Monday, April 16, 2007

Reviews:: Carla Bruni No Promises

Carla Bruni has a lot going for her. She was a successful model and has become a bit of a musical celebrity in Paris (at least according to my buddy Raphael who lives there). Now, she released her first English sung record – No Promises - lyrically derived from classic poetry.

I know this idea is nothing new, but when Carla converts works by poets like Yeats, Dickinson, Auden and de la Mare, she somehow manages to make the words her own and sounds amazing singing in English. The album opens with a Jack Johnson-esque ditty Those Dancing Days are Gone, but instead of Jack’s trademark vocals, the mood is carried by Carla’s throaty yet sugar glazed, delicate lyrics. She’s able to mix a subtle amount of soul with an effortless floating delivery and the result, not shockingly, is seductive as hell.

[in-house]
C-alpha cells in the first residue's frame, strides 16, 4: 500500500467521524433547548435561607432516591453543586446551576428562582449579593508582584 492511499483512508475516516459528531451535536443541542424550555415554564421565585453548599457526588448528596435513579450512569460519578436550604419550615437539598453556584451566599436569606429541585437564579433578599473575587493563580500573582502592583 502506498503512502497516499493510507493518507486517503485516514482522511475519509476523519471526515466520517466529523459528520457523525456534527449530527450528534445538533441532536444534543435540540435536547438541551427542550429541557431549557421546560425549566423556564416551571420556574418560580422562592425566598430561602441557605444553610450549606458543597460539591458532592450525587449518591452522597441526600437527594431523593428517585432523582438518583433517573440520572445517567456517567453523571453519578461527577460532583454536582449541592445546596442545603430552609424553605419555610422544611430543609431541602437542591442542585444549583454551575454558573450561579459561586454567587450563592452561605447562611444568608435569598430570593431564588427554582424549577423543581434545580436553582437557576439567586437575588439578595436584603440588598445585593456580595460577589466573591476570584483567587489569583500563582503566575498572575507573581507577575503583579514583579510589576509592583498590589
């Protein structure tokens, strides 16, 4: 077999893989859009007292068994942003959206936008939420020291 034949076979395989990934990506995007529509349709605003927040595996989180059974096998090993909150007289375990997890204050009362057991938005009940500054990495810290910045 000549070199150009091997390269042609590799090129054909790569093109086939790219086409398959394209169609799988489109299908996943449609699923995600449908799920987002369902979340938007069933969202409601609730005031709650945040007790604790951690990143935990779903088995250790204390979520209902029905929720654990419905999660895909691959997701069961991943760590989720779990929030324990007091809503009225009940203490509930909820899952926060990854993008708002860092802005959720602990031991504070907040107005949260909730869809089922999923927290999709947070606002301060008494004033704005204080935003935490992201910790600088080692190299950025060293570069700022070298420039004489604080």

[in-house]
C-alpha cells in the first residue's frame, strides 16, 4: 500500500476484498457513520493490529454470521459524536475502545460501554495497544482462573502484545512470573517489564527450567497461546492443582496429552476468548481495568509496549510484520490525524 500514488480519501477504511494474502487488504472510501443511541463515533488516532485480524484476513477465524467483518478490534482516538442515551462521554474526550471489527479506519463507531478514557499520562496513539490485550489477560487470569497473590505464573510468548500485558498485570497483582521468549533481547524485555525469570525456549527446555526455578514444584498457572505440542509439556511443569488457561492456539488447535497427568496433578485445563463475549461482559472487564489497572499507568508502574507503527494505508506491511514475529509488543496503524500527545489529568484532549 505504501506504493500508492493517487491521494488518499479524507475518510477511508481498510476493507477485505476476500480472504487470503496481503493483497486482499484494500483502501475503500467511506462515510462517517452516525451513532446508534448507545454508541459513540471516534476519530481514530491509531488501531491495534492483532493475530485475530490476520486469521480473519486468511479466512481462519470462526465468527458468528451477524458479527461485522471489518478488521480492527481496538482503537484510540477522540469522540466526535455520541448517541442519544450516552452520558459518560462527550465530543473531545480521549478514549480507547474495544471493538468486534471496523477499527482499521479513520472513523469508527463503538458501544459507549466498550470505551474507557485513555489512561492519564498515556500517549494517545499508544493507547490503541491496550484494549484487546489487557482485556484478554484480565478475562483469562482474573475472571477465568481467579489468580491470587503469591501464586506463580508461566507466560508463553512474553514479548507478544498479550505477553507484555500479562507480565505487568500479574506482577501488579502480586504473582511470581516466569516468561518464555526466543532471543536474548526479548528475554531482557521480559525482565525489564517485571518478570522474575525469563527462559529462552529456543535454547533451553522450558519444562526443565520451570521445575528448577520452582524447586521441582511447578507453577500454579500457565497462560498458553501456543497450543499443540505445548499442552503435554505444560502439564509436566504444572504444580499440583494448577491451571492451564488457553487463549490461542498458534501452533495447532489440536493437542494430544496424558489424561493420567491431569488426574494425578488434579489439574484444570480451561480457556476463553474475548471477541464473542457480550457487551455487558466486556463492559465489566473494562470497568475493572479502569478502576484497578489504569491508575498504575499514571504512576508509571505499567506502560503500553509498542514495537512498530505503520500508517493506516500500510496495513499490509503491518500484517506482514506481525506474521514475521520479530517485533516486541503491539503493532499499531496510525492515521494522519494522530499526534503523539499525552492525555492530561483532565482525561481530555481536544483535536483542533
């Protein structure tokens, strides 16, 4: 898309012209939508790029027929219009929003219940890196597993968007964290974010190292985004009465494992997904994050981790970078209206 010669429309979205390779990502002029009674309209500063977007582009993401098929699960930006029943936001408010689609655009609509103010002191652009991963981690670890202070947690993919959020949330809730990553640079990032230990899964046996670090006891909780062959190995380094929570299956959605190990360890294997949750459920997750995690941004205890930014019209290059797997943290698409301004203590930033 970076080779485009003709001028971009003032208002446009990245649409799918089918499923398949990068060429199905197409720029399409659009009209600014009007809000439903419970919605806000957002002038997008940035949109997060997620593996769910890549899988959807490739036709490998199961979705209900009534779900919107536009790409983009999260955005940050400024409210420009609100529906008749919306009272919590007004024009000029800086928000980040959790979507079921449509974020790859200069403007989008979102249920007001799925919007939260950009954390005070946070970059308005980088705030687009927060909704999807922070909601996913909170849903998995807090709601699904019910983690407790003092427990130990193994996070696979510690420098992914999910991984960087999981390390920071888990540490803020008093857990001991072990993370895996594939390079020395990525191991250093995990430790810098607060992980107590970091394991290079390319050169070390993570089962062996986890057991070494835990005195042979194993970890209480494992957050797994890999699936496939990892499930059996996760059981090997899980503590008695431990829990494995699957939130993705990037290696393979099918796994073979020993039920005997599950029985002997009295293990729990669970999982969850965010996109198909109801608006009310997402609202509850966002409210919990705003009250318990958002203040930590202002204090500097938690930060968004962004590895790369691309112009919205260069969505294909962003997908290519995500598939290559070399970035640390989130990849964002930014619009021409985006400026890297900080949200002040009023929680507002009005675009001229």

The rest of the record is a more strolling, somber affair – and that just adds to Bruni’s allure. The restrained pace burns a single image into my brain. I can see her sitting in her Paris apartment, working out the lyrics from an old poetry book, as the sunlight shines through the open window. As she tinkers out the arrangements on her acoustic, a cigarette burns slowly, untouched in an ashtray. As this fictitious smoke bellows around the room, contrasting the beams of light, I begin to embrace the CD completely. There is nothing sexier than picturing a talented female artist writing songs.

The songs suit the visions of the poem, and her voice benefits from the excellent, understated guitar work. Simply put, this CD has found a home in my Sunday morning listening booth, and I don’t think it’s going anywhere any time soon.

MP3:: Those Dancing Days are Gone

Posted at 5:48 PM by ack :: 0 comments

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